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Cheryl Hindrichs

Associate Professor, Director of Hemingway Literary Center

cherylhindrichs@boisestate.edu

(208) 426-7072 | LA-232

I teach primarily twentieth-century British literature and literary criticism and theory, as well as modernist, gender, and film studies. I have enjoyed teaching introduction and survey courses on illness and literature as well as food and literature. My publications include articles on Virginia Woolf, H.D., Germaine Dulac, D.H. Lawrence, and a survey of late modernist literature. “My publications have examined how authors have portrayed the dual tramas of the 1918 influenza pandemic and and World War One, particularly in light of the changes in gendered identity it occasioned.”

 

Education

  • Ph.D., English, The Ohio State University
  • M.A., English, The Ohio State University
  • M.A., Women’s Studies, The Ohio State University

Interests

Twentieth-century British literature; literary criticism and theory; modernist, gender and film studies; the role of illness in the aesthetics and ethics of modernist fiction

Recent Publications

  • “Things as they are’: Intersubjective Materiality in Dorothy Richardson and Virginia Woolf.” Forthcoming: Clemson University Press.
  •   “A Vision of Greyness’: The Liminal Vantage of Illness in Heart of Darkness.” Modern Fiction Studies. 65.1 (Spring 2019): 177-206.
  •  “I’m Not Sick.’ I Said, ‘I’m Wounded’”: Disrupting Wounded Masculinity Through the Lyrical Spaces of War.” Affective Materialities: Reorienting the Body in Modernist Literature. Ed. Kara Watts, Robin Hackett, and Molly Hall. Gainesville: U of Florida P, 2018. 79–102.
  •  “The Fly and the Displaced Self: Affective Potential in the Epiphanic Moments of Mansfield, Woolf, and Lawrence.” Katherine Mansfield and Virginia Woolf. Ed. Gerri Kimber, Tim Martin, and Christine Froula. Edinburg: Edinburg U P, 2018. 102-116.
  •  “Woolf and Illness.” Virginia Woolf Miscellany. 90 (Fall 2016): 1, 44-48.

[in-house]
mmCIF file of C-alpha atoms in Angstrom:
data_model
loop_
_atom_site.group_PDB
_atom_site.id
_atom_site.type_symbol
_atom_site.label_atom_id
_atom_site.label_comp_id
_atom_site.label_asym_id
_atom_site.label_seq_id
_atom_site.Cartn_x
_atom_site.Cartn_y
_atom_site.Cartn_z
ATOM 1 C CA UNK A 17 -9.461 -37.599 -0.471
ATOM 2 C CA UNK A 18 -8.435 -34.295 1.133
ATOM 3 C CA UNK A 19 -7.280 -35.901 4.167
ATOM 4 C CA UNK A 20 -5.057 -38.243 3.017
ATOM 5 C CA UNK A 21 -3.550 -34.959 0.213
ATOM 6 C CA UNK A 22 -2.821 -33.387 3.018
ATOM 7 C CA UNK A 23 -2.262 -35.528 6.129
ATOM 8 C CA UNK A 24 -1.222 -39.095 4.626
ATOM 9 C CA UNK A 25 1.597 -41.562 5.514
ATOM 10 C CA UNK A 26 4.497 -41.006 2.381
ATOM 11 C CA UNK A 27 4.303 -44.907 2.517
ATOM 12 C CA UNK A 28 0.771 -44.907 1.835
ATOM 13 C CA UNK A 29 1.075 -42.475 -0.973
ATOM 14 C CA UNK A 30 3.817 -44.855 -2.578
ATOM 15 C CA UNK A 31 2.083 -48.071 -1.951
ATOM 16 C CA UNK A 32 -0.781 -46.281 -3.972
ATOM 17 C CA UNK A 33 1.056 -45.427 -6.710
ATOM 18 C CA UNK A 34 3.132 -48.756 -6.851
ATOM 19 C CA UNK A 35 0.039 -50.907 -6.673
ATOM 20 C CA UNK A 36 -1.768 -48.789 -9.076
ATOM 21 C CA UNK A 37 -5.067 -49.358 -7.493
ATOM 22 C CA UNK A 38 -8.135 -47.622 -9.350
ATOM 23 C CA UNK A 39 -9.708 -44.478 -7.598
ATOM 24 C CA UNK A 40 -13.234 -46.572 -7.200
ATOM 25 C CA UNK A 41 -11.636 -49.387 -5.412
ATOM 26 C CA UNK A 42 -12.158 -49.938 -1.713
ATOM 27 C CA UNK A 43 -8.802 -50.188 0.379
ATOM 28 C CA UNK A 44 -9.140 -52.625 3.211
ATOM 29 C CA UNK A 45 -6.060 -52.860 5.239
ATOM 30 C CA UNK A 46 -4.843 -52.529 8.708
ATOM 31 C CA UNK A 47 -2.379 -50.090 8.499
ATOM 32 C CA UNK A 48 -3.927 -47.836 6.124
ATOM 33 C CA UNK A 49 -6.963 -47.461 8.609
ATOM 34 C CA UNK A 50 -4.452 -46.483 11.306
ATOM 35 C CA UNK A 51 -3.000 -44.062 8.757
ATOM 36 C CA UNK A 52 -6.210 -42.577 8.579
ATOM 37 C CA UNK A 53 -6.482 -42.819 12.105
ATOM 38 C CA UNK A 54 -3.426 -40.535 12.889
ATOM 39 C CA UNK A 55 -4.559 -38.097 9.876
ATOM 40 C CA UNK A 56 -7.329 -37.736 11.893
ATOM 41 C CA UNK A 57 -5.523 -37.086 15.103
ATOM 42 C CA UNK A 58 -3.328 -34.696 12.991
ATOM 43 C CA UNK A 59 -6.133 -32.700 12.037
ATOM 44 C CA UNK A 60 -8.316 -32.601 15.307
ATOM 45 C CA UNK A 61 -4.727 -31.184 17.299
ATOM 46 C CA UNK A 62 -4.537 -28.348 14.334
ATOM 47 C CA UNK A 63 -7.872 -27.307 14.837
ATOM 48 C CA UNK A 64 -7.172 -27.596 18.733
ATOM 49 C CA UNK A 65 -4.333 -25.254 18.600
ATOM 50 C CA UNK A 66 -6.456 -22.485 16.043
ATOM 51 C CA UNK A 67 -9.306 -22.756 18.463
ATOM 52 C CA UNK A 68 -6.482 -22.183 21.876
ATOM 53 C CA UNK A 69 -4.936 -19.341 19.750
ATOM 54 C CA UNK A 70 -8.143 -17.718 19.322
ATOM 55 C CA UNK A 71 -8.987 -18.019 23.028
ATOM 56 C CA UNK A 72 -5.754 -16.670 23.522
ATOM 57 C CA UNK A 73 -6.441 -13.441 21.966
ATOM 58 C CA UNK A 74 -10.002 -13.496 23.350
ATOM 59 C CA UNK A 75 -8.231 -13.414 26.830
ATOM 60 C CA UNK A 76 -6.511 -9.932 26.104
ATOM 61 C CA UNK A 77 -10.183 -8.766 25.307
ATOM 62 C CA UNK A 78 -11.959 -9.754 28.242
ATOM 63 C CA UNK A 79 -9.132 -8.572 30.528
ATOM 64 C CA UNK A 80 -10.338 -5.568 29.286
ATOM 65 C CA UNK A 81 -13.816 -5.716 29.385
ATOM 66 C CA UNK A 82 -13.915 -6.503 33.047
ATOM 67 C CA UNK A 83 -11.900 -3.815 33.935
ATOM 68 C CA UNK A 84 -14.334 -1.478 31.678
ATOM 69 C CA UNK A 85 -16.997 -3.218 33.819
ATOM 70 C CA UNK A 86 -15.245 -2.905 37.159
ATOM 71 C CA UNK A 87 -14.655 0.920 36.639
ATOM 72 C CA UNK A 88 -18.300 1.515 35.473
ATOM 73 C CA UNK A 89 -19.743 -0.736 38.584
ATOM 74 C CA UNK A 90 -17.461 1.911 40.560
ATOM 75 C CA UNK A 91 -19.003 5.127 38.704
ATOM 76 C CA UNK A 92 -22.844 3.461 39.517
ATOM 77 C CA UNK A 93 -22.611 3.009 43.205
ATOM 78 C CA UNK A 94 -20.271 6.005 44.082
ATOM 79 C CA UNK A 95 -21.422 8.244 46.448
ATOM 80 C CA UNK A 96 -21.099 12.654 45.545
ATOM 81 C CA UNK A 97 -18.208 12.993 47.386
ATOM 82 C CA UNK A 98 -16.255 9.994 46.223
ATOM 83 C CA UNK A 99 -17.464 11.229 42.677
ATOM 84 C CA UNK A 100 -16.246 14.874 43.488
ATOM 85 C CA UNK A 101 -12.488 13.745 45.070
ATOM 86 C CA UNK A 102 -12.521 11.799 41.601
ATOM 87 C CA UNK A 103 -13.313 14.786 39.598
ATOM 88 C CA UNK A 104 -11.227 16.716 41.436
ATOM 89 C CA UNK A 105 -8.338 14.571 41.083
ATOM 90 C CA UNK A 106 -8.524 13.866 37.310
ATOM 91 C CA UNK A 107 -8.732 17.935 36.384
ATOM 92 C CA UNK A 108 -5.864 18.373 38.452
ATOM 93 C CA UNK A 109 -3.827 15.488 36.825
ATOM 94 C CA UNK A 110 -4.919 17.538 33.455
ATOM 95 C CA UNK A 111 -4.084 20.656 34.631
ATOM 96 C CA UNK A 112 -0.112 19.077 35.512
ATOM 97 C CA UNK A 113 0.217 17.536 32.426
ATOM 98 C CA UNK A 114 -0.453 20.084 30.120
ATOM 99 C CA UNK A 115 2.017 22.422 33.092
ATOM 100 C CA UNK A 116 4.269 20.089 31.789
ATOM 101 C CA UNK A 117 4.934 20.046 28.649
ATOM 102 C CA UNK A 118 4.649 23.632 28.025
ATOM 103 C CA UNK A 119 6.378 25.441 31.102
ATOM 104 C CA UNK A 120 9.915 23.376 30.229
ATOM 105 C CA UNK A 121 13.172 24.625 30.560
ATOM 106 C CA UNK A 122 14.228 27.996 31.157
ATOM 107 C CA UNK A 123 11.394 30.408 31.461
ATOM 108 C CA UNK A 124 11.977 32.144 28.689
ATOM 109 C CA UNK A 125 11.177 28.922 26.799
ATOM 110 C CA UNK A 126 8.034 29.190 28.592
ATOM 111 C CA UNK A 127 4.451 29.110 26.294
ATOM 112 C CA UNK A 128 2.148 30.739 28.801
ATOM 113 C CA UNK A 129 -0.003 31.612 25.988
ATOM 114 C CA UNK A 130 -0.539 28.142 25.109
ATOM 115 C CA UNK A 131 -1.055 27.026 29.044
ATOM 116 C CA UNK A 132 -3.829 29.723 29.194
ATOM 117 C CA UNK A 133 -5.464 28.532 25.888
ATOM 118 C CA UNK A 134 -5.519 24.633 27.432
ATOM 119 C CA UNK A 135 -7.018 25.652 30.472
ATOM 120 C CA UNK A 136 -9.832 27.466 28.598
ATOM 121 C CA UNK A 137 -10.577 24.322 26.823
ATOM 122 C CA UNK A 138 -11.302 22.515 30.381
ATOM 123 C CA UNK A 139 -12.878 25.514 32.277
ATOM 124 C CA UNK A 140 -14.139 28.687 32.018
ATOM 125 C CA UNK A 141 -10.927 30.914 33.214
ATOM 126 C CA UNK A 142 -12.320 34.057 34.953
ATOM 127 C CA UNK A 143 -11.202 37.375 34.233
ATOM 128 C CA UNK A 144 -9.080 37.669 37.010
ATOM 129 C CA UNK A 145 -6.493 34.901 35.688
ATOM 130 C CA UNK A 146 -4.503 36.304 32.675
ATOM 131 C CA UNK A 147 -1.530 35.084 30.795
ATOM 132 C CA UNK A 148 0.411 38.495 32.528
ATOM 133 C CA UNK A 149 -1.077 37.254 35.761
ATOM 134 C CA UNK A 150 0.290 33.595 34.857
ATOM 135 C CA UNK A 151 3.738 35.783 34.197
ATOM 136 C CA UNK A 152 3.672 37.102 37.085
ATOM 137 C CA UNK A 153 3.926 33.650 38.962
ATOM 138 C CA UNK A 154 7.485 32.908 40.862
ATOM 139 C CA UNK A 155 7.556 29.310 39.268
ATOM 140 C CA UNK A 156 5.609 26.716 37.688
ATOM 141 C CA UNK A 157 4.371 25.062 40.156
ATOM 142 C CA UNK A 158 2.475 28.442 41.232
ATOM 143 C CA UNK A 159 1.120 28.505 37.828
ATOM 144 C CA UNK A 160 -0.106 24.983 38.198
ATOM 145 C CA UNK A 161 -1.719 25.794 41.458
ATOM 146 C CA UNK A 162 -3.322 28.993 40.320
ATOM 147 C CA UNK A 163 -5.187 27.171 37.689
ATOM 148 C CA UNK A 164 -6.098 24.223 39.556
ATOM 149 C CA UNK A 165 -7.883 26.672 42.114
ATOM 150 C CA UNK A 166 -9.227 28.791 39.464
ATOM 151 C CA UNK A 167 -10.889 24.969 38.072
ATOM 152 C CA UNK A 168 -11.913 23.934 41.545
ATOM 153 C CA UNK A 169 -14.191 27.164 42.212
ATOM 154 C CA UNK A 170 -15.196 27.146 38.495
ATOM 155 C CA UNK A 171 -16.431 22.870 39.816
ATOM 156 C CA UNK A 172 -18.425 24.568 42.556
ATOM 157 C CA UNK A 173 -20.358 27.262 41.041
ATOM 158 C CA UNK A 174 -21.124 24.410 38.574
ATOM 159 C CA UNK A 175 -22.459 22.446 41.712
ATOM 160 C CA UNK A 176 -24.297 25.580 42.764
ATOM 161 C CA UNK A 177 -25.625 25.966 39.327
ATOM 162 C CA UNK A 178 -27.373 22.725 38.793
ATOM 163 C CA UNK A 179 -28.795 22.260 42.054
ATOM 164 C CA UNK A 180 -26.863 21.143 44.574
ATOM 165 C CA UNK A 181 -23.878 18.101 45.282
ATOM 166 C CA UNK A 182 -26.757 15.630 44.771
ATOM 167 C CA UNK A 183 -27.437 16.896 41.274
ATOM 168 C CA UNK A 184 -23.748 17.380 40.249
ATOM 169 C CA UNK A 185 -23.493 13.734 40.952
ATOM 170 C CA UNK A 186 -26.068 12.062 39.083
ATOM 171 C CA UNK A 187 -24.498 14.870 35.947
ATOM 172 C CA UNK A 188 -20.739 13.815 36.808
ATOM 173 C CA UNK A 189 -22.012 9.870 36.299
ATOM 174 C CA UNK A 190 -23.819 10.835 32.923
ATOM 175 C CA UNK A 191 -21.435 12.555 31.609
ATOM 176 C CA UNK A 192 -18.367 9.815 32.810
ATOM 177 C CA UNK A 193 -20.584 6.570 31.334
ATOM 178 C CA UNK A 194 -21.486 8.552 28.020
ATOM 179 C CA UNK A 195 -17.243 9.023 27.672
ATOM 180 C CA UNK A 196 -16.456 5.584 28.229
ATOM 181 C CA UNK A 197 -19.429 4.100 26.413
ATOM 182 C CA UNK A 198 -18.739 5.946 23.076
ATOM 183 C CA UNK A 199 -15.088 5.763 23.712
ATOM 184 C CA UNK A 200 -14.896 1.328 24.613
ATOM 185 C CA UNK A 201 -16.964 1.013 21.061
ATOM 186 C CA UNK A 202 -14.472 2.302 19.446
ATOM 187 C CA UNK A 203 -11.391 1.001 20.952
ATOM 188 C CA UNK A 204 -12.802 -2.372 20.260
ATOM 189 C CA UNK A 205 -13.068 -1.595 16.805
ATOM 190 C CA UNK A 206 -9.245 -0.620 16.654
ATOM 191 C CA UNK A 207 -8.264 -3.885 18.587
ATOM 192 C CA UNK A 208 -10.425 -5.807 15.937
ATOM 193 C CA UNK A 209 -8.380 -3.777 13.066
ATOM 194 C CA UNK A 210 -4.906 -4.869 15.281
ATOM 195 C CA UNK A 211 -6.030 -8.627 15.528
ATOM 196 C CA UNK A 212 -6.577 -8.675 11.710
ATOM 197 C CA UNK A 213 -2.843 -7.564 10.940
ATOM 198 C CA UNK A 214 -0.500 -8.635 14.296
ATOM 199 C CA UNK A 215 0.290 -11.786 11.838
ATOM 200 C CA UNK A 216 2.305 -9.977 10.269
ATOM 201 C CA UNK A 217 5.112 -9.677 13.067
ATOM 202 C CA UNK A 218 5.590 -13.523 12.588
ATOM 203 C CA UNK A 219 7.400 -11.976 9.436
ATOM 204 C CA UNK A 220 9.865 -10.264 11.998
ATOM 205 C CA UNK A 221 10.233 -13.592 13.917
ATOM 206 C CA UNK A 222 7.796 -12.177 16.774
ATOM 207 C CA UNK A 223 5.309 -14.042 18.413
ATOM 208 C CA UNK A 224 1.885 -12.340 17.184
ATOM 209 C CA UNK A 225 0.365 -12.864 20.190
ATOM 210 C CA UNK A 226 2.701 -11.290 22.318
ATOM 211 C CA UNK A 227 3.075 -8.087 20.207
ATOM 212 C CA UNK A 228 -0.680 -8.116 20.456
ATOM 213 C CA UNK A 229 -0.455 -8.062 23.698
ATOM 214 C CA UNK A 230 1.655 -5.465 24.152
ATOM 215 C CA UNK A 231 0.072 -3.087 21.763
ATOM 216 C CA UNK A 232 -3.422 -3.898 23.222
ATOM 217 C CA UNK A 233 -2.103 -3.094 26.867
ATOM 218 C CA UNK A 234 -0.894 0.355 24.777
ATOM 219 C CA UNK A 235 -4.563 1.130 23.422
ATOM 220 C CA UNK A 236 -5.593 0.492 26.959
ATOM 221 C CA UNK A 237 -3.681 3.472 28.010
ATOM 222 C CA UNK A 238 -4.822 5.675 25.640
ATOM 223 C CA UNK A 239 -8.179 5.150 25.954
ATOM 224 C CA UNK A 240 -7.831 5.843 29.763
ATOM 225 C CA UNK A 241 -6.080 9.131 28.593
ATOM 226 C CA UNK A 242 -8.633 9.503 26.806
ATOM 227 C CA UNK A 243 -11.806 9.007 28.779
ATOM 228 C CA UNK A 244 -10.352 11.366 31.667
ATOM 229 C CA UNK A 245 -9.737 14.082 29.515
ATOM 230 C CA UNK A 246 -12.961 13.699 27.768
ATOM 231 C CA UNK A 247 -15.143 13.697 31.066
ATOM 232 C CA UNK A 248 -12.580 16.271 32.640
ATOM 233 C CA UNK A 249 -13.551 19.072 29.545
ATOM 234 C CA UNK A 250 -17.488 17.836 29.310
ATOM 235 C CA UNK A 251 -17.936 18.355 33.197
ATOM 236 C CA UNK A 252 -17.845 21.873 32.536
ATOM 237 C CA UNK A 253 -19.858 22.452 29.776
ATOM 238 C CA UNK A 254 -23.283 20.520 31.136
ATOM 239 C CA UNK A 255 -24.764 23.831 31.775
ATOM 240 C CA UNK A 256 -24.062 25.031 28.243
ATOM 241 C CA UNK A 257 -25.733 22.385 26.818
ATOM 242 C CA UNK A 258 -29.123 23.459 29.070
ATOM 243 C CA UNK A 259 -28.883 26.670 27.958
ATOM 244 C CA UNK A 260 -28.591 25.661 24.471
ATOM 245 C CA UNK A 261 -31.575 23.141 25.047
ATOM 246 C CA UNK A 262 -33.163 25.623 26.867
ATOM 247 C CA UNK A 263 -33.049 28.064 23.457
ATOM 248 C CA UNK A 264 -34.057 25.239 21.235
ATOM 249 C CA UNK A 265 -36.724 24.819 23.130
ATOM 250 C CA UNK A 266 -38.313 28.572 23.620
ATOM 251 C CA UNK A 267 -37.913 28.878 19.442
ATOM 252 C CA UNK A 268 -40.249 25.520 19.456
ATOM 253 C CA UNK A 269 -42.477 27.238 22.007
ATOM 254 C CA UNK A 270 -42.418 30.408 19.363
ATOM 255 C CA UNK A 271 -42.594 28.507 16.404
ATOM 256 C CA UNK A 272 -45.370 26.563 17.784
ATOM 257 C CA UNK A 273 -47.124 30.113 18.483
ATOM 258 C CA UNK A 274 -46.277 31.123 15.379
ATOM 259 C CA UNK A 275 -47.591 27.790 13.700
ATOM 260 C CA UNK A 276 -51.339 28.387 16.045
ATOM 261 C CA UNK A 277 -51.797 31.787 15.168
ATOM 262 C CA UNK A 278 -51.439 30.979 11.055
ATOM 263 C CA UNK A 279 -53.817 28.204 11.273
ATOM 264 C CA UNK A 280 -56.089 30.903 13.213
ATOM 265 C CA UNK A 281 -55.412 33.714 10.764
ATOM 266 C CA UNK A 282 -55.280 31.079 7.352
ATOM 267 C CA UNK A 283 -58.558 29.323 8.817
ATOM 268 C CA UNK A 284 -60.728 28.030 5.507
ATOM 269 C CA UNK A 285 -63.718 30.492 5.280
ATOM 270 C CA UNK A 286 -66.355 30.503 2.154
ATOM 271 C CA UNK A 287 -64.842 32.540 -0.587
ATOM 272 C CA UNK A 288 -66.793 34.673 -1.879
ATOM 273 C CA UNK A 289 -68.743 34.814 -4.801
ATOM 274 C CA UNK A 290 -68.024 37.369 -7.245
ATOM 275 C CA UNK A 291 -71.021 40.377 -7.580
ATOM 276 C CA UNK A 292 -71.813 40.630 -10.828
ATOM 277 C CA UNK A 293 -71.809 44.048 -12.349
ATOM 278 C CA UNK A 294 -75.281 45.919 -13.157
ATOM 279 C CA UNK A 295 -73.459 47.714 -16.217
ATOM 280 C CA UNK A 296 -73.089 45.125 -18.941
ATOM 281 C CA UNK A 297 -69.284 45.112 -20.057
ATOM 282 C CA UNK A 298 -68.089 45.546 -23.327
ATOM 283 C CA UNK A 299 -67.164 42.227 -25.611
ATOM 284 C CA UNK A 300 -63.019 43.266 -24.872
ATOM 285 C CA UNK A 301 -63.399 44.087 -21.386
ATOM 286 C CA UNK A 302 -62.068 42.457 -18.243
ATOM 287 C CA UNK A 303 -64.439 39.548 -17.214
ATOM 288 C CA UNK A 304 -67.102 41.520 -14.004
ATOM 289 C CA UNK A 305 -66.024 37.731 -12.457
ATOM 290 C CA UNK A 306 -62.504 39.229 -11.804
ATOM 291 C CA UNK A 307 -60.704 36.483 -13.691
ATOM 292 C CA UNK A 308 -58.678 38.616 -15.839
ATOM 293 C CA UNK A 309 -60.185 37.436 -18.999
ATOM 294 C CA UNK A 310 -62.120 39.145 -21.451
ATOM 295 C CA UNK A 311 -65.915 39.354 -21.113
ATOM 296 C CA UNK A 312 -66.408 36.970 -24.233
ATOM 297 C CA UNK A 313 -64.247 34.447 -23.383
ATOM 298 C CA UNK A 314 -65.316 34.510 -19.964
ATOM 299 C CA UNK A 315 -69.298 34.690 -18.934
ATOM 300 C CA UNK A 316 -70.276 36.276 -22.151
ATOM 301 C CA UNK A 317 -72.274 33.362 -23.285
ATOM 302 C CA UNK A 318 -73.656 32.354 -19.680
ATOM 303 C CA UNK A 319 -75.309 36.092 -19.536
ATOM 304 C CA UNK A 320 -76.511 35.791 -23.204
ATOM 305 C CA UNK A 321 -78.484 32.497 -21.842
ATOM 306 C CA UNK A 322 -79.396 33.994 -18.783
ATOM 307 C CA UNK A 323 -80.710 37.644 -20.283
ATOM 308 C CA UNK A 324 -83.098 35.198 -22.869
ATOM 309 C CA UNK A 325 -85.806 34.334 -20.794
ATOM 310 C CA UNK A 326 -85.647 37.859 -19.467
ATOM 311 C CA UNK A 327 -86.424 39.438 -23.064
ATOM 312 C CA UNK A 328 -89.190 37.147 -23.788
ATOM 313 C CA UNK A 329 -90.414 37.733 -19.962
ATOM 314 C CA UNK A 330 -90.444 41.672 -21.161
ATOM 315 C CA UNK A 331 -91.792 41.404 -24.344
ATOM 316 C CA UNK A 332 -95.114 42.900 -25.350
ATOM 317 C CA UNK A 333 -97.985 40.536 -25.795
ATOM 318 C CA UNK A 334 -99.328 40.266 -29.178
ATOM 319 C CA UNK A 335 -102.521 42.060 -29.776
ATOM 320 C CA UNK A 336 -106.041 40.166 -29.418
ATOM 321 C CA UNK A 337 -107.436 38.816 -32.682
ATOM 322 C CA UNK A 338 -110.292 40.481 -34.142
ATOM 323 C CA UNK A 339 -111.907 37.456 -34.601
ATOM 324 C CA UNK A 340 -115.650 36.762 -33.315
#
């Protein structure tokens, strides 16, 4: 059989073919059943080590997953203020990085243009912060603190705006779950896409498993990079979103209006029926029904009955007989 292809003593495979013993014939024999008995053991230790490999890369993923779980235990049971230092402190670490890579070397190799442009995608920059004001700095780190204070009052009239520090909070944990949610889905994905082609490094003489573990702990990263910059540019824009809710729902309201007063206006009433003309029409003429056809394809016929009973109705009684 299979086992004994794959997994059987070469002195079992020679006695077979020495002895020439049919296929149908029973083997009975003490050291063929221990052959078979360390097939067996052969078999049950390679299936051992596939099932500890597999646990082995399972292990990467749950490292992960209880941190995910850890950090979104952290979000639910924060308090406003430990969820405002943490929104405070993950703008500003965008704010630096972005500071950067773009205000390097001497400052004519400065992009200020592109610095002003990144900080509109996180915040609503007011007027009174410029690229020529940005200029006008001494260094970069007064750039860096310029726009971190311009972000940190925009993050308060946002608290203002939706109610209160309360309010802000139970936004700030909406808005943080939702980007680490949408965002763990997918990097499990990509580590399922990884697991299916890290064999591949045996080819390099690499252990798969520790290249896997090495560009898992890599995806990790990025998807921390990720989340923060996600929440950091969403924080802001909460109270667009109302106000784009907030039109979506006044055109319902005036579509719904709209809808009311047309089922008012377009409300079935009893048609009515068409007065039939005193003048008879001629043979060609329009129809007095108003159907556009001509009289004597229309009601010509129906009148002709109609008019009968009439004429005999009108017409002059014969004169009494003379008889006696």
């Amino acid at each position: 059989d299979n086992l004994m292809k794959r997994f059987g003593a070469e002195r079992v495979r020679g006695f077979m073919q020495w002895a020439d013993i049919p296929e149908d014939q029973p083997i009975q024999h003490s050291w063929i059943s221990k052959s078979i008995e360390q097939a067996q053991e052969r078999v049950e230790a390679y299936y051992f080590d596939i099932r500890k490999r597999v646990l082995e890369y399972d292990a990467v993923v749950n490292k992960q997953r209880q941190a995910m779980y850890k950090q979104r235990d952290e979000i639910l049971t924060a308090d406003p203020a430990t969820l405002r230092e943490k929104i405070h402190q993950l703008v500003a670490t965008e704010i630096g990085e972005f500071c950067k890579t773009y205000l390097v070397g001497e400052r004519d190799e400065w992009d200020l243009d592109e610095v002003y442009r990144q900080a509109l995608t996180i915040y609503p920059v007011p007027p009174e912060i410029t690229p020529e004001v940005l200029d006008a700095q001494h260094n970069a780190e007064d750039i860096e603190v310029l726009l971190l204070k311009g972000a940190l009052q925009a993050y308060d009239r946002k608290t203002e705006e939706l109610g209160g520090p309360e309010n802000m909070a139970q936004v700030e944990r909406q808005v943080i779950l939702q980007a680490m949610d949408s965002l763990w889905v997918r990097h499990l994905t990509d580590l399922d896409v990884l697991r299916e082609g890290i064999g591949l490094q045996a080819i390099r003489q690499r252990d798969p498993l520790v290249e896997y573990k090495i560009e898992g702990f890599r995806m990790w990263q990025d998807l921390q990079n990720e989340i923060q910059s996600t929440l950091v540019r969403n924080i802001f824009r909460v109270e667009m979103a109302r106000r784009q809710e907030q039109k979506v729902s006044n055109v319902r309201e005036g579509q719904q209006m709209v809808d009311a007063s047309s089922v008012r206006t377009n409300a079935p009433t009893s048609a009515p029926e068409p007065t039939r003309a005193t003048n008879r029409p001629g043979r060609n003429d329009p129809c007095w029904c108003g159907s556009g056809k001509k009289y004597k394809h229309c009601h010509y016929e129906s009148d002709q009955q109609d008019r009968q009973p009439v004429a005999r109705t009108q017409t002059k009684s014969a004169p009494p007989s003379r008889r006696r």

•  “Reading ‘Moments of Being’ Between the Lines of Bach’s Fugue: Lyric Narrative in Woolf’s ‘Slater’s Pins Have No Points.’” Studies in Short Fiction  37.1 (Winter 2012):  1-26.
  •  “Void of Contradiction’:  the Australian Landscape in D.H. Lawrence’s Kangaroo.”  D.H. Lawrence Review.  36.2 (2011): 43-71.
  •  “Late Modernism, 1928-1945: Criticism and Theory.” Literature Compass.  8.11 (2011): 840-855.
  •  “Find Our Own Way for Ourselves’: Orlando as an Uncommon Reader in the Critical Theory Classroom.”  Woolf and the City: Selected Papers from the Nineteenth Annual Conference on Virginia Woolf.  Ed. by Elizabeth F. Evans and Sarah E. Cornish.  Clemson: Clemson U P, 2010.  195-203.
  •  “Feminist Optics and Avant-Garde Cinema: Germaine Dulac’s The Smiling Madame Beudet and Virginia Woolf’s ‘Street Haunting,’” Feminist Studies 35.2 (Summer 2009): 294-322.
  •  “Reading the Other, Editing the Self: Mentoring in Woolf and Welty.”  Woolf Editing / Editing Woolf.  Ed. by Eleanor McNees and Sara Veglahn.  Clemson:  Clemson U P, 2008.  96-103.
  •  “H.D.’s Palimpsest: The Work of the ‘Advance-Guard’ in a History of Trauma.” The Space Between: Literature and Culture, 1914-1945 2 (2006): 87-112.

Courses

  • ENGL 588: Survey of Critical Theory
  • ENGL 530: Studies in a Literary Period: High Modernism and Late Style
  • ENGL 530: Studies in a Literary Period: World War One Literature
  • ENGL 510: Major Authors: Virginia Woolf
  • ENGL 424: Topics in Literature: Illness and Literature
  • ENGL 386H: Honor’s Twentieth-Century British Literature
  • ENGL 386: Modern and Contemporary British Literature
  • ENGL 393: Literary Criticism and Theory
  • ENGL 268: Survey of British Literature: 1790 to the Present
  • ENGL 275: Introduction to Literary Studies
  • ENGL 210: Introduction to Literature
  • ENGL 175: Introduction to Literature: Identity

Additional Websites